Since thyroid gland diseases are the most frequent endocrine disorders, thyroid anatomy, morphology, variations are an object of interest of many scientists and clinicians. Pyramidal lobe (PL) was firstly described by Lalouette in 1749. This accessory thyroid tissue is an embryological remnant of the thyroglossal duct. However, variations and occurrence of PL are still under the debate. Many investigations including cadaver, surgical or imaging studies provided contradictory data concerning prevalence and features of PL.

Thyroidectomy is the most common surgical intervention in the head and neck region, therefore the knowledge about anatomical variations of the thyroid gland is relevant. Firstly, it increases the safety of the operation. Secondly, it may improve the efficacy of such interventions and may lead to total removal of thyroid tissue, what is especially important in patients with differentiated thyroid cancer (DTC) or Graves’ disease (GD) [1, 2]. However, data concerning frequency of PL still remains unclear. One may suggest, that the most reliable observations regarding anatomy of thyroid gland were made through cadaver studies. In such investigations, cadavers free from thyroid diseases were selected. However, prevalence of anatomical variations and developmental anomalies of thyroid gland reported in many autopsy studies has not been clearly defined yet. The frequency of PL varies from 28.9% found by Harjeet et al. in North West Indians to more than 60% reported by Blumberg and 76.8% described in the study of 168 Korean cadavers [3, 4, 5]. The prevalence of PL in randomly selected patients who underwent computed tomography of the neck reported in a recent multicenter study ranged from 28% to 55% [6].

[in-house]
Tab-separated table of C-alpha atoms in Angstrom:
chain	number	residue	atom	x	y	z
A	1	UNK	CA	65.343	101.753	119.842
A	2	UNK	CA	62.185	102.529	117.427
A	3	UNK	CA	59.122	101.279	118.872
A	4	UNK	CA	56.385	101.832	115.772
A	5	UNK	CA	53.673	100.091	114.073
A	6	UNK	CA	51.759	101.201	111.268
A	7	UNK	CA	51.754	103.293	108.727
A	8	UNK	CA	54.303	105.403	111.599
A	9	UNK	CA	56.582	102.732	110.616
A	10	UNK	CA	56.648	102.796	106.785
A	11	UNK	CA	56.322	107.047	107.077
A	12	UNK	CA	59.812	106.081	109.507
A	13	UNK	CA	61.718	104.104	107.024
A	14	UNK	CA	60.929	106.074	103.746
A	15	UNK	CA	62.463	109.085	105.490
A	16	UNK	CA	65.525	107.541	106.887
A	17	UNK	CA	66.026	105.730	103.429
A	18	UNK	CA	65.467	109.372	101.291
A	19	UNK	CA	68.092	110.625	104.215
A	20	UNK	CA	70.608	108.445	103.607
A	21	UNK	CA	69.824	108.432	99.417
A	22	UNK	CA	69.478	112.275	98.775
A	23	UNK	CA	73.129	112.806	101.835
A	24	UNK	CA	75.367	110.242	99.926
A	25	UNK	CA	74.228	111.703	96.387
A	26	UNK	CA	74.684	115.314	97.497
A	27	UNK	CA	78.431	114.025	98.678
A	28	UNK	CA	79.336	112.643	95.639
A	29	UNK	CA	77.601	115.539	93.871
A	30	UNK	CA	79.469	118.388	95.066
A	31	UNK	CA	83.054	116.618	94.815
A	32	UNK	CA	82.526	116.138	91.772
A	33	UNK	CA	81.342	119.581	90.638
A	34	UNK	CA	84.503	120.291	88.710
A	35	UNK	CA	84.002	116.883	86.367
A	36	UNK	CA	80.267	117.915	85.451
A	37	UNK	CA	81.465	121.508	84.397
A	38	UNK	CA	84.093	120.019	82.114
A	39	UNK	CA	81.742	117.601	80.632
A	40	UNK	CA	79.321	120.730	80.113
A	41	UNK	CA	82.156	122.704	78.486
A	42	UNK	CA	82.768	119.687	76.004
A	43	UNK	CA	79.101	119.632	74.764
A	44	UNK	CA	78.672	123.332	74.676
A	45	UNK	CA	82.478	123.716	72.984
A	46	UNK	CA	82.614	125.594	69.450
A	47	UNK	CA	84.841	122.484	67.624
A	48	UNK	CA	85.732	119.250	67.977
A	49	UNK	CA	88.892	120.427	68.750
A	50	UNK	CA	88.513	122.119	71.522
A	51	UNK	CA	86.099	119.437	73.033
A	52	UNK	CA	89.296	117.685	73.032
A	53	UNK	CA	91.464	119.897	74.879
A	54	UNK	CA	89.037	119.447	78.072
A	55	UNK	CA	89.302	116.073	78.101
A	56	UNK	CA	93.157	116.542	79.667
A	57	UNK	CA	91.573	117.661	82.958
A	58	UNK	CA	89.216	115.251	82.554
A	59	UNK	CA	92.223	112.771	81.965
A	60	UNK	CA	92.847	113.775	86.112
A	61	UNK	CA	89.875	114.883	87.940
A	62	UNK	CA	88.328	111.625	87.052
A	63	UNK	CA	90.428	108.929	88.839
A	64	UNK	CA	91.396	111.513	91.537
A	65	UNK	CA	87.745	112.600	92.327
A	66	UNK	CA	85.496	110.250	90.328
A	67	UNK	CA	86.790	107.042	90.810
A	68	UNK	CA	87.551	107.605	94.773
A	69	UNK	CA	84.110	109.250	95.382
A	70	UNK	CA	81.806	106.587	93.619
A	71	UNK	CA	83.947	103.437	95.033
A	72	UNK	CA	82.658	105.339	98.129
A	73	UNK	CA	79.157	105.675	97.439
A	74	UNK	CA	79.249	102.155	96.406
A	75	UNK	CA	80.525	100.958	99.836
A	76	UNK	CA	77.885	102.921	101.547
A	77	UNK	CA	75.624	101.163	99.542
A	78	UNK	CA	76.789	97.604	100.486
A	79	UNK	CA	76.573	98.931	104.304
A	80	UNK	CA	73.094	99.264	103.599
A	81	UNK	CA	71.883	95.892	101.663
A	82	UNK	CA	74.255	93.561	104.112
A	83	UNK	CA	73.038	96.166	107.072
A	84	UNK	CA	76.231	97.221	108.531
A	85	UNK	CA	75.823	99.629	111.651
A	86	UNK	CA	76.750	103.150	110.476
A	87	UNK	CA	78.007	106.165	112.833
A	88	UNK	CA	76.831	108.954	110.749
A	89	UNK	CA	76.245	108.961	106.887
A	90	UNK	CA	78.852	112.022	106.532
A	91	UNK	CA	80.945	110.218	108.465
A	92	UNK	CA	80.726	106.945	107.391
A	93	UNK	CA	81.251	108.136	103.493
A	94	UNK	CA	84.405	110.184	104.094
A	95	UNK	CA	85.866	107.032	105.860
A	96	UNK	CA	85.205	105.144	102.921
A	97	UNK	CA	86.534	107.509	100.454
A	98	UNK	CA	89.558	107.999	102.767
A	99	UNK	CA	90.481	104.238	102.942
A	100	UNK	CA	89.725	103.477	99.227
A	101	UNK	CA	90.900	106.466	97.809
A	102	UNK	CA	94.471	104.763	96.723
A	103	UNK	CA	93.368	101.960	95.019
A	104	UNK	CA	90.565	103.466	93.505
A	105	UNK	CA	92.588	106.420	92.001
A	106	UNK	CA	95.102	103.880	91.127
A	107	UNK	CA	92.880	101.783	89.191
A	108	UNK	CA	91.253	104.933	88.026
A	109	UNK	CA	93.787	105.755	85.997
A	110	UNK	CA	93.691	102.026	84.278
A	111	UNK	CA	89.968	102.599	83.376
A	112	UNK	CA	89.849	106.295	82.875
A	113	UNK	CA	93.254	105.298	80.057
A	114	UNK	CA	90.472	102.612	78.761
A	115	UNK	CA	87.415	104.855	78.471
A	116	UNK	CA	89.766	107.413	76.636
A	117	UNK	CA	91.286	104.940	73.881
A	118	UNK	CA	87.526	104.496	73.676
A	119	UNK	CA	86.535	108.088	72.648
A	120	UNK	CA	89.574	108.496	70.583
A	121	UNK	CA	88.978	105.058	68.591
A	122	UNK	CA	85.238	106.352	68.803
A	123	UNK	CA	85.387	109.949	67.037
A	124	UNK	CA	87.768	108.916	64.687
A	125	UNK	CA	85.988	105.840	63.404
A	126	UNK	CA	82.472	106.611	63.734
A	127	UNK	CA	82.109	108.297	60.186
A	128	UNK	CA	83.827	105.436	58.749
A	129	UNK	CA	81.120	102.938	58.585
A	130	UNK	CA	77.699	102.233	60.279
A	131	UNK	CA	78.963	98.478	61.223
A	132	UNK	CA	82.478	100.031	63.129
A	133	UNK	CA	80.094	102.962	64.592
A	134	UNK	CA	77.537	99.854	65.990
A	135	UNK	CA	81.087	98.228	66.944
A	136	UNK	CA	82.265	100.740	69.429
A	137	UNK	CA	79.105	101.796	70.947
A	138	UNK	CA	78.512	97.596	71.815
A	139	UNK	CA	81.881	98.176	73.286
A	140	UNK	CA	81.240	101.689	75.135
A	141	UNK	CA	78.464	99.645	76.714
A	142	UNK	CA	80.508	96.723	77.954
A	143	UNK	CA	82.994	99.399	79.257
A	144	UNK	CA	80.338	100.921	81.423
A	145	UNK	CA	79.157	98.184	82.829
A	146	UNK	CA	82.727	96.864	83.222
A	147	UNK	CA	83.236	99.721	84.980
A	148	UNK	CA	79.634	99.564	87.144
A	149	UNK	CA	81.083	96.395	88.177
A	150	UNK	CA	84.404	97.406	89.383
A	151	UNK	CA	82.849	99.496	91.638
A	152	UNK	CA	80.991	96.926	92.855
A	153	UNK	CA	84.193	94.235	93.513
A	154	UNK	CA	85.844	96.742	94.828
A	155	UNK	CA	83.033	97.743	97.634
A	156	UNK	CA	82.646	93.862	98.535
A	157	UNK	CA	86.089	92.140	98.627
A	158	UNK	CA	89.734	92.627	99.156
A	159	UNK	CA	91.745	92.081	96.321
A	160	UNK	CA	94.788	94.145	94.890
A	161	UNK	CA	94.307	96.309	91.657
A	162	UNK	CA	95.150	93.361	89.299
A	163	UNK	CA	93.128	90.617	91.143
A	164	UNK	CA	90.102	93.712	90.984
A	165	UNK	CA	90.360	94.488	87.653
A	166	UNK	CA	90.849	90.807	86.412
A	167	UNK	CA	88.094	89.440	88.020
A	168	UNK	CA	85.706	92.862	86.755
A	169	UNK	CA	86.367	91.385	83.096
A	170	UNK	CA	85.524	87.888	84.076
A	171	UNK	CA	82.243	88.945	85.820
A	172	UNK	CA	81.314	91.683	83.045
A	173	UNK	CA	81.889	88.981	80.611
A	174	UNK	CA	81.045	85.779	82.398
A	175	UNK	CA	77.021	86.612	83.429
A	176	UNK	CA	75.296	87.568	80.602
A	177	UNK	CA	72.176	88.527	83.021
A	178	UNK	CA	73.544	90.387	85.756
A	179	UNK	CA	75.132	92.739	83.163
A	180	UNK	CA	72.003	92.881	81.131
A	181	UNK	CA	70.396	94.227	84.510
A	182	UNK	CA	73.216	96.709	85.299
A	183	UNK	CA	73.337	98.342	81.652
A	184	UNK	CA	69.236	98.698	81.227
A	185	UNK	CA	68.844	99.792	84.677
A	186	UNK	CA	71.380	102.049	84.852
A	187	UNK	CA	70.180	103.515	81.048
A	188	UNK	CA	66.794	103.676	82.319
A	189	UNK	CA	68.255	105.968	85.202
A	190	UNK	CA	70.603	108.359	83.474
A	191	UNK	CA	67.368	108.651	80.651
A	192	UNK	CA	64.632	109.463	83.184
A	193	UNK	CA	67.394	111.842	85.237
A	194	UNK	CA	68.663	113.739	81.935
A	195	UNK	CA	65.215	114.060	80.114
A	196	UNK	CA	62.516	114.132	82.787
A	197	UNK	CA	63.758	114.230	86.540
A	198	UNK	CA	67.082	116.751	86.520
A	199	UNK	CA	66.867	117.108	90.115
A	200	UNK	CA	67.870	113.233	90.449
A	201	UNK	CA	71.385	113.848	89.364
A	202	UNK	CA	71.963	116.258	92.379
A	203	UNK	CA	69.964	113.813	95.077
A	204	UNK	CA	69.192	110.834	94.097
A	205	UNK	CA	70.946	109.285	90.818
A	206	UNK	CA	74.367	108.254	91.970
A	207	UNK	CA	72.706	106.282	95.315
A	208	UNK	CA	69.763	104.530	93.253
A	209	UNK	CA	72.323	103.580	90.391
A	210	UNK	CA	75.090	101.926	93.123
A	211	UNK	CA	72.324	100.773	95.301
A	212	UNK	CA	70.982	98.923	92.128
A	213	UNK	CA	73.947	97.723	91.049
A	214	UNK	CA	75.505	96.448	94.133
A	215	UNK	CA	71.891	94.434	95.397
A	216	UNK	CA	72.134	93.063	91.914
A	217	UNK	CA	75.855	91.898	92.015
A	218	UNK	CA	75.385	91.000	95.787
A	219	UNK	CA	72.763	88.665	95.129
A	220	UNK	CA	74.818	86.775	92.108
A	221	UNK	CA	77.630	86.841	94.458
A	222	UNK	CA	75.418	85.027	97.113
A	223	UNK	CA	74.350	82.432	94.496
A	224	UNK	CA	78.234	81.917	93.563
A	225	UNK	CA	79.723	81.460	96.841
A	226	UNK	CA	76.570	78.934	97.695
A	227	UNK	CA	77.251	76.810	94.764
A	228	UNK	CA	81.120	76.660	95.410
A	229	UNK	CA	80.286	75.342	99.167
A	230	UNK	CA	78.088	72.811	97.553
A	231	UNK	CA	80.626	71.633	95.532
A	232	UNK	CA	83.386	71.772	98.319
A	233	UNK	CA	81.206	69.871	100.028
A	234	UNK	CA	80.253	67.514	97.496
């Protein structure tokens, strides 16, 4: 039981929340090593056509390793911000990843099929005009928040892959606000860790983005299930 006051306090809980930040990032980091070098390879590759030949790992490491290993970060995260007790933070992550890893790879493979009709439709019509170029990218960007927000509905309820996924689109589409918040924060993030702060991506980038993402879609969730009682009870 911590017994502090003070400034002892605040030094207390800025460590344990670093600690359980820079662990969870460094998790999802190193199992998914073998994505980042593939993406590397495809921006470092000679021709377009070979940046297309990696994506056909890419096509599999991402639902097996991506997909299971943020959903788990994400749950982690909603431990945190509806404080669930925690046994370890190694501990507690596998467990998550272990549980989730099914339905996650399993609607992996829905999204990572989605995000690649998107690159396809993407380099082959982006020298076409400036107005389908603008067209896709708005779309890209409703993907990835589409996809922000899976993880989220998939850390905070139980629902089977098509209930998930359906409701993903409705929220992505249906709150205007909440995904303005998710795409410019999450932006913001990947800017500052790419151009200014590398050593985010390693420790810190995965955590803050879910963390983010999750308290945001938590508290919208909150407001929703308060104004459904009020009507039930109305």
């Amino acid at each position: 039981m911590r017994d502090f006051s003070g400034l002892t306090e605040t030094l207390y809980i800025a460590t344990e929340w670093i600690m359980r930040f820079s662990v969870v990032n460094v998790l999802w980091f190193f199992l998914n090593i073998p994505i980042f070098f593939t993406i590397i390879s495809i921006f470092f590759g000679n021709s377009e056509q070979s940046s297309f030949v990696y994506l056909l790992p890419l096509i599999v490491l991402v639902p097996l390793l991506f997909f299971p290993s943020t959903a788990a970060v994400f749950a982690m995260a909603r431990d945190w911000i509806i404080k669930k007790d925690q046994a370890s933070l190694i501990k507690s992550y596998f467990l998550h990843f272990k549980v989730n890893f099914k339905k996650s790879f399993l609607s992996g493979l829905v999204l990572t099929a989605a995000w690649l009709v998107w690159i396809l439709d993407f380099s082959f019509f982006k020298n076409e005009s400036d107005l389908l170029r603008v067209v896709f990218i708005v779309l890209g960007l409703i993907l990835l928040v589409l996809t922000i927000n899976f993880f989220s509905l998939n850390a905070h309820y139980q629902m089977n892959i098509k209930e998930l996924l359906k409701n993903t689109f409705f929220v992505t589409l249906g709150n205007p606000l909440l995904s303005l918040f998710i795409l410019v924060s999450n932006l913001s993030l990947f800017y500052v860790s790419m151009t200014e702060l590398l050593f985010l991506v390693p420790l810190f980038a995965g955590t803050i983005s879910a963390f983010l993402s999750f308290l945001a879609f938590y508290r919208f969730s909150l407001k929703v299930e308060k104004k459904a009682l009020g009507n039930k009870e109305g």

Scintigraphy provides information about both structure and function of thyroid gland. Hence, occurrence of PL in scintigraphic visualization depends on functional disorders of thyroid [7]. Wahl et al. showed that PL is observed with increased frequency in scintigrams of subjects with GD, even in patients already treated with anti-thyroid drugs, as compared with patients with toxic nodular goiter [7]. Moreover, pyramidal lobes seem to be more specifically reported in scintigraphy with I-123, which is organified in thyroid gland, than with Tc-99m [8].